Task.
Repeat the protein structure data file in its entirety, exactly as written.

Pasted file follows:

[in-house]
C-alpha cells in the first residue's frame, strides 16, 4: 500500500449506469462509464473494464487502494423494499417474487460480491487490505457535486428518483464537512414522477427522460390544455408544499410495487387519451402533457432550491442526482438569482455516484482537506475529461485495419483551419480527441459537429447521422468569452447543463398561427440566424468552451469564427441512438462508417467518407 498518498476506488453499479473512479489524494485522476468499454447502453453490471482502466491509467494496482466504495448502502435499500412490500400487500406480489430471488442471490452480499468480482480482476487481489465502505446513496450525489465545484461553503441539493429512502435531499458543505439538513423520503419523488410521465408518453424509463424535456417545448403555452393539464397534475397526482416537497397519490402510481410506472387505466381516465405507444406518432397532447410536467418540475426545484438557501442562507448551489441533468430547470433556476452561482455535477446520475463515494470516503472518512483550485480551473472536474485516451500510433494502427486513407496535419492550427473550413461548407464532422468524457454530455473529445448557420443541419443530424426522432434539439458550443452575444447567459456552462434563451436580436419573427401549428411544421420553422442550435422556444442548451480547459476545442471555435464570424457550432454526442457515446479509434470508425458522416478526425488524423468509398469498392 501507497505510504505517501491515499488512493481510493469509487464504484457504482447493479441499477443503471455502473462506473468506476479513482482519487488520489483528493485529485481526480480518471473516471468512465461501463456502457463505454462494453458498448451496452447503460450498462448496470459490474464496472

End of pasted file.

[in-house]
C-alpha cells in the first residue's frame, strides 16, 4: 500500500449506469462509464473494464487502494423494499417474487460480491487490505457535486428518483464537512414522477427522460390544455408544499410495487387519451402533457432550491442526482438569482455516484482537506475529461485495419483551419480527441459537429447521422468569452447543463398561427440566424468552451469564427441512438462508417467518407 498518498476506488453499479473512479489524494485522476468499454447502453453490471482502466491509467494496482466504495448502502435499500412490500400487500406480489430471488442471490452480499468480482480482476487481489465502505446513496450525489465545484461553503441539493429512502435531499458543505439538513423520503419523488410521465408518453424509463424535456417545448403555452393539464397534475397526482416537497397519490402510481410506472387505466381516465405507444406518432397532447410536467418540475426545484438557501442562507448551489441533468430547470433556476452561482455535477446520475463515494470516503472518512483550485480551473472536474485516451500510433494502427486513407496535419492550427473550413461548407464532422468524457454530455473529445448557420443541419443530424426522432434539439458550443452575444447567459456552462434563451436580436419573427401549428411544421420553422442550435422556444442548451480547459476545442471555435464570424457550432454526442457515446479509434470508425458522416478526425488524423468509398469498392 501507497505510504505517501491515499488512493481510493469509487464504484457504482447493479441499477443503471455502473462506473468506476479513482482519487488520489483528493485529485481526480480518471473516471468512465461501463456502457463505454462494453458498448451496452447503460450498462448496470459490474464496472